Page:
The mRNA is synthesised in a lab. The natural process described above is accelerated with technology because we can sequence the DNA of virus’s reasonably fast now. 

The mRNA is then injected into a person and acts as the genetic code for our cells to make a “spike protein” found on the surface of COVID-19. Scientists are targeting the “spike protein” because it is responsible for COVID-19’s ability to enter cells and replicate by attaching to receptors on host cells in the body. If the immune system can block the “spike proteins” on COVID-19, the virus will not be able to reproduce. Oxford University have put the gene for the “spike protein” on a cell from a harmless virus, so that it can go directly into the cells in your body.

Photo Credit: National Geographic

The cells will release the protein (exocytosis) from the cell, where the immune system will recognise it as foreign and produce antibodies to tackle the problem. By the end of the two injections our body will have learned how to protect against future infection and will recognise the COVID-19 “spike protein” when it enters your body, and get rid of it faster. 

Why such fast development?

The reason the vaccine is here so quickly is partly due to technological advancements in recent years, particularly around genetic engineering and DNA. Scientists also had previous knowledge of SARS-1 which is also a coronavirus, making it somewhat applicable to our current situation. But it is also down to the fact that mRNA vaccines do not require batches of the virus and it can all be synthesised in a lab making it quicker.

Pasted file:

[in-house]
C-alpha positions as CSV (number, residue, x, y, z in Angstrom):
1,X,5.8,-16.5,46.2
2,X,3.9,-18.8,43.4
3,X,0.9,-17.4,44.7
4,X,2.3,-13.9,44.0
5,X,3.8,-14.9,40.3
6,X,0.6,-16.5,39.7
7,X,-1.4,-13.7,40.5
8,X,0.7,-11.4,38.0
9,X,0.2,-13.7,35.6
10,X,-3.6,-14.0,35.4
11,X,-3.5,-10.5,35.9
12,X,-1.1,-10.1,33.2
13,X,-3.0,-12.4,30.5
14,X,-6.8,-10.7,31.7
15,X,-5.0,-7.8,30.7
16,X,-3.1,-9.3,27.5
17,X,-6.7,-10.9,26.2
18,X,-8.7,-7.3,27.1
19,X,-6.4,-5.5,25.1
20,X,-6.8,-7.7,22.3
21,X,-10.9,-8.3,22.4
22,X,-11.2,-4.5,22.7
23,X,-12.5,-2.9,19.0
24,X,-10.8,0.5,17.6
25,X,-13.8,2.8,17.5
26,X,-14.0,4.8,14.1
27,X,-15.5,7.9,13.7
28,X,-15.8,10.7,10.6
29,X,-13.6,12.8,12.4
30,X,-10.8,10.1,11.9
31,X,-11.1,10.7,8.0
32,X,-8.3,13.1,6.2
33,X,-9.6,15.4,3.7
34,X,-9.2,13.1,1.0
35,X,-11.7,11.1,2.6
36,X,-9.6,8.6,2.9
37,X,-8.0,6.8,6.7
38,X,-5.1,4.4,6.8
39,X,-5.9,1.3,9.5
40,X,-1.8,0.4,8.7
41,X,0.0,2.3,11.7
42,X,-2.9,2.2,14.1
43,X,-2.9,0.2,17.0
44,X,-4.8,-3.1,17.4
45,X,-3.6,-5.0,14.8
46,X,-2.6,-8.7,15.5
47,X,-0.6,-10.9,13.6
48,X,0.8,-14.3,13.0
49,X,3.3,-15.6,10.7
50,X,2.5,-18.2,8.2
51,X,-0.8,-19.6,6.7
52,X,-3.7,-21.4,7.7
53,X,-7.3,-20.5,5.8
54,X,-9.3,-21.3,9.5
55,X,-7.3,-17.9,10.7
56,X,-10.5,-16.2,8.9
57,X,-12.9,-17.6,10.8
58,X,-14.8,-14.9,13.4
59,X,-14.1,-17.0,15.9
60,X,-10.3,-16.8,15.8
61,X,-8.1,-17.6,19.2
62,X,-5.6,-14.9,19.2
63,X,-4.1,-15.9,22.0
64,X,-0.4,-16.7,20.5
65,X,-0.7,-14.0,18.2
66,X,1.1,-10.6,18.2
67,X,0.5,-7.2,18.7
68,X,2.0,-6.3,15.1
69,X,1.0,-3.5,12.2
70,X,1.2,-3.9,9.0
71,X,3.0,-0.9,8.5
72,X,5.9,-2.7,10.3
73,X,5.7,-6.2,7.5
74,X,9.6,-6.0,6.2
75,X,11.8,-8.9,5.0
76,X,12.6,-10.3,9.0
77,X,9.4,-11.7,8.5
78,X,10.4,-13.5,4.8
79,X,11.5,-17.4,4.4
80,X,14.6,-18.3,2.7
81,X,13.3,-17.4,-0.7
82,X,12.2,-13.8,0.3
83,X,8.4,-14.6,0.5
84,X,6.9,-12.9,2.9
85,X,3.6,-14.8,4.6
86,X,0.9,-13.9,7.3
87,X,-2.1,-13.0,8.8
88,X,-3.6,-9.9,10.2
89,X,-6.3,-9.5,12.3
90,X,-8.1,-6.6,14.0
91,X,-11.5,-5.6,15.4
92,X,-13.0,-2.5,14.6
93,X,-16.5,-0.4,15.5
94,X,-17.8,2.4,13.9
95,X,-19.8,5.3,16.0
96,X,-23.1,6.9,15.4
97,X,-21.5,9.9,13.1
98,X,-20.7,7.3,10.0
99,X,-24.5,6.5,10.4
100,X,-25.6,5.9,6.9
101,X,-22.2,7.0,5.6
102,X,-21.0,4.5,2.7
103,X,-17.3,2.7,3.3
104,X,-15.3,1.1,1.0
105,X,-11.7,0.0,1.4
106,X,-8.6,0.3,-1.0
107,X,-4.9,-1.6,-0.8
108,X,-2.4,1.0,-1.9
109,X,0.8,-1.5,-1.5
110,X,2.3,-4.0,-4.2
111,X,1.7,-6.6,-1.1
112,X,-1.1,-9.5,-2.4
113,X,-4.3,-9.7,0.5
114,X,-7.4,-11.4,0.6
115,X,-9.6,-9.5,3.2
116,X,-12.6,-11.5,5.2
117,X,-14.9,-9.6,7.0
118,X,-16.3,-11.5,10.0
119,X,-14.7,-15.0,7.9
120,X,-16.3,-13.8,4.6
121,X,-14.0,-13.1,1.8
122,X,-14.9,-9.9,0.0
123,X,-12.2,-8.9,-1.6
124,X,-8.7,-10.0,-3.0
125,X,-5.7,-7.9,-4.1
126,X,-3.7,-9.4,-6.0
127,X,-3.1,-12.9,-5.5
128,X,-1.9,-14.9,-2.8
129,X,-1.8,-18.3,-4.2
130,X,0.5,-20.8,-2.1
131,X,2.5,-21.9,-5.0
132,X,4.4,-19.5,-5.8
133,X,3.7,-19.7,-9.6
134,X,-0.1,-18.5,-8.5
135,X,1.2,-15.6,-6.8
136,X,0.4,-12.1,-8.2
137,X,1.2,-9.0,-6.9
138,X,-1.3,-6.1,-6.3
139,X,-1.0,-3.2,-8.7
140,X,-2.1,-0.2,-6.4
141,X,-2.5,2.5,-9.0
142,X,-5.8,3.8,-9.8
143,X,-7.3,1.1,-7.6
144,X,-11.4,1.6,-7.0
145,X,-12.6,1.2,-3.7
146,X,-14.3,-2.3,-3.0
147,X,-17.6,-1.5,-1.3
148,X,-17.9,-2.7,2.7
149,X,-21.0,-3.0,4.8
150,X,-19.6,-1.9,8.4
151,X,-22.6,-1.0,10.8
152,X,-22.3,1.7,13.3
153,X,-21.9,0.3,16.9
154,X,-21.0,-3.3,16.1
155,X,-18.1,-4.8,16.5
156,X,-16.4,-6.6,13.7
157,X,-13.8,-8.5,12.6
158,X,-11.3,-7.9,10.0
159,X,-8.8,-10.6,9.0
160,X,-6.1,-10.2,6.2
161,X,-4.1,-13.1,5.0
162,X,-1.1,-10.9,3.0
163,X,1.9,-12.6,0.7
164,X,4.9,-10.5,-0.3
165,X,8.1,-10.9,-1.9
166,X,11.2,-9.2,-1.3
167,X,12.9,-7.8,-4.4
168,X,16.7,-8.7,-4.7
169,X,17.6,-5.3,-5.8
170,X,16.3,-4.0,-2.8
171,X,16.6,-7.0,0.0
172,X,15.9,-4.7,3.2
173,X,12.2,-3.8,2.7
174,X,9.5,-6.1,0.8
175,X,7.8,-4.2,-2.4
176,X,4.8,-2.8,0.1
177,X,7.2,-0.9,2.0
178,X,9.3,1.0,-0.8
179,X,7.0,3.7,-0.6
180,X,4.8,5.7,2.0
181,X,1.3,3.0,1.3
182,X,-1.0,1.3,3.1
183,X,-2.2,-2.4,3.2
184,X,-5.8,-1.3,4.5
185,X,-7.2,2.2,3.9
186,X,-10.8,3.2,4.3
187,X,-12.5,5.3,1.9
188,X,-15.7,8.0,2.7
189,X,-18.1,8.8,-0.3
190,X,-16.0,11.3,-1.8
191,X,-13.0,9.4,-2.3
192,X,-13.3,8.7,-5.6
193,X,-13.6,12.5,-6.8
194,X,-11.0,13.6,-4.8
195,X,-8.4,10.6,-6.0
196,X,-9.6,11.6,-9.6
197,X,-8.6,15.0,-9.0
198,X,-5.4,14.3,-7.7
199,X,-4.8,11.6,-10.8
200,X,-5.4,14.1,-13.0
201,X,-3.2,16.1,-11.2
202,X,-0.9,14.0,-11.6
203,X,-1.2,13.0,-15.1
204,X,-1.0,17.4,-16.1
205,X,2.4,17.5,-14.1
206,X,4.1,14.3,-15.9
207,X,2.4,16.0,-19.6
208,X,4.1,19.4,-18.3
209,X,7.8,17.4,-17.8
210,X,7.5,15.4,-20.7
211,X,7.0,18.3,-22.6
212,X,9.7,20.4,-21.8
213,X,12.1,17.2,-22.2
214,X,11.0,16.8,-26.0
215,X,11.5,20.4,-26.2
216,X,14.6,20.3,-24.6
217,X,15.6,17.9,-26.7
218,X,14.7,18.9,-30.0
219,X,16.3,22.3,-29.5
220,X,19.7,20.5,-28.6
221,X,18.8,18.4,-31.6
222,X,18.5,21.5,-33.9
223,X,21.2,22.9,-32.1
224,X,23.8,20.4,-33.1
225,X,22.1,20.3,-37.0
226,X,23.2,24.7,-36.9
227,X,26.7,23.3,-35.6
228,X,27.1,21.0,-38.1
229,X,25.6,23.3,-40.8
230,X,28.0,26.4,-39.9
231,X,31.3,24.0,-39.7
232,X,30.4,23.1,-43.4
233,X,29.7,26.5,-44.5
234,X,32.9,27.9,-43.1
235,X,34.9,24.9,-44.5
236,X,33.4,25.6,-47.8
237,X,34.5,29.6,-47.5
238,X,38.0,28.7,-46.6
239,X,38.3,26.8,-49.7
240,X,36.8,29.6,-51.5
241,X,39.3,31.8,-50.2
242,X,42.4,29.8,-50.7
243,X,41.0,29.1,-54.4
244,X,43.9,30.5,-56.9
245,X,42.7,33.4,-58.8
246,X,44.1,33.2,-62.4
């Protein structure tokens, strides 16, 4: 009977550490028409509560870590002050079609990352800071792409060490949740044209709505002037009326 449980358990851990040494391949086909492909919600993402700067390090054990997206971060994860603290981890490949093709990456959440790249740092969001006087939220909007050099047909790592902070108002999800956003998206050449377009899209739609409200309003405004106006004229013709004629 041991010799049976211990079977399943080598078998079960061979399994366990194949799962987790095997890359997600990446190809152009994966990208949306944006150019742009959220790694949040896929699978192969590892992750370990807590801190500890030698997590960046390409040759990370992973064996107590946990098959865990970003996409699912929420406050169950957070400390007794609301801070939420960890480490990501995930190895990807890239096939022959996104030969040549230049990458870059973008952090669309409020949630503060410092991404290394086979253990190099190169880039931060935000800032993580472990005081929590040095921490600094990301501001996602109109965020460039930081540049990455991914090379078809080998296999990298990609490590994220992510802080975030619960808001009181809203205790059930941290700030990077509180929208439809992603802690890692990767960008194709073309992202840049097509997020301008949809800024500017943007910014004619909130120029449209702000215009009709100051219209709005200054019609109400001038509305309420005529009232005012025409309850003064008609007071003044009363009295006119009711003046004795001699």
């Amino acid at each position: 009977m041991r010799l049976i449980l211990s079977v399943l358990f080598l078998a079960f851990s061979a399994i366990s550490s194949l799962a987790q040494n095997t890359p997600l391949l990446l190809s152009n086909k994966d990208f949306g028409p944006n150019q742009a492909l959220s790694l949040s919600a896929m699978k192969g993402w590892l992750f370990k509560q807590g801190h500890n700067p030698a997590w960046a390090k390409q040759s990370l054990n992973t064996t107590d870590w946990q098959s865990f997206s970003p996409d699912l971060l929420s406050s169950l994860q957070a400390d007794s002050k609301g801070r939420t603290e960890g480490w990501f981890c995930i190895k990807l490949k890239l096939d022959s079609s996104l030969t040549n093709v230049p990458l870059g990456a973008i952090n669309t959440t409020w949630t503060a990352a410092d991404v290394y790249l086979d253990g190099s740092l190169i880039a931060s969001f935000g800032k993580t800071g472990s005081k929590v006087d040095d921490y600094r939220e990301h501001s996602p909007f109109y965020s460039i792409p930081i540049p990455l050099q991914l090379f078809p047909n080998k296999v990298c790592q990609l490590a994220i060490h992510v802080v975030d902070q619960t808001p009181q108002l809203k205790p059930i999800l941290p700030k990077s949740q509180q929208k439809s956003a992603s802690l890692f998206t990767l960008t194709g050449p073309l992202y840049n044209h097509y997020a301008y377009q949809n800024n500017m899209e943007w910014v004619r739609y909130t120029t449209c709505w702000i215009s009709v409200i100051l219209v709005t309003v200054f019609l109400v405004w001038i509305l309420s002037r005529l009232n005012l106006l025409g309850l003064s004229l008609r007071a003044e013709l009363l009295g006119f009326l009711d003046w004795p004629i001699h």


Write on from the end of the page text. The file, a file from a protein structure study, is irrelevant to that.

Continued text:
Why it is safe

The mRNA vaccine is not being used for the first time now, it has been researched before, for the flu, rabies and other viruses. Moderna has been using it for cancer research too. Although COVID-19 is a new virus, we are experienced. We do know what the mRNA will do in the body and scientists believe it is safe. The only challenge now is the efficacy of the vaccine. Right now it has a high efficacy, higher than vaccines that took years to develop. This has been a success for scientists because of how little time it has taken to make the vaccine and there is hope that other novel viruses will not pose as great a threat as they have now and in the past.

2020 has been tough…on all of us. But what has come out of this stressful year is a better community where we check up on each with a quick phone call and buy groceries for our elderly neighbours. Hopefully, acts of kindness like this will continue when everything returns to ‘normal’. 

Thank you for reading and I hope you and your family are happy and healthy despite the difficult situations we find ourselves in everyday. Remember, you are living and surviving a pandemic, don’t be so hard on yourself!

Photo Credit: The Scientist Magazine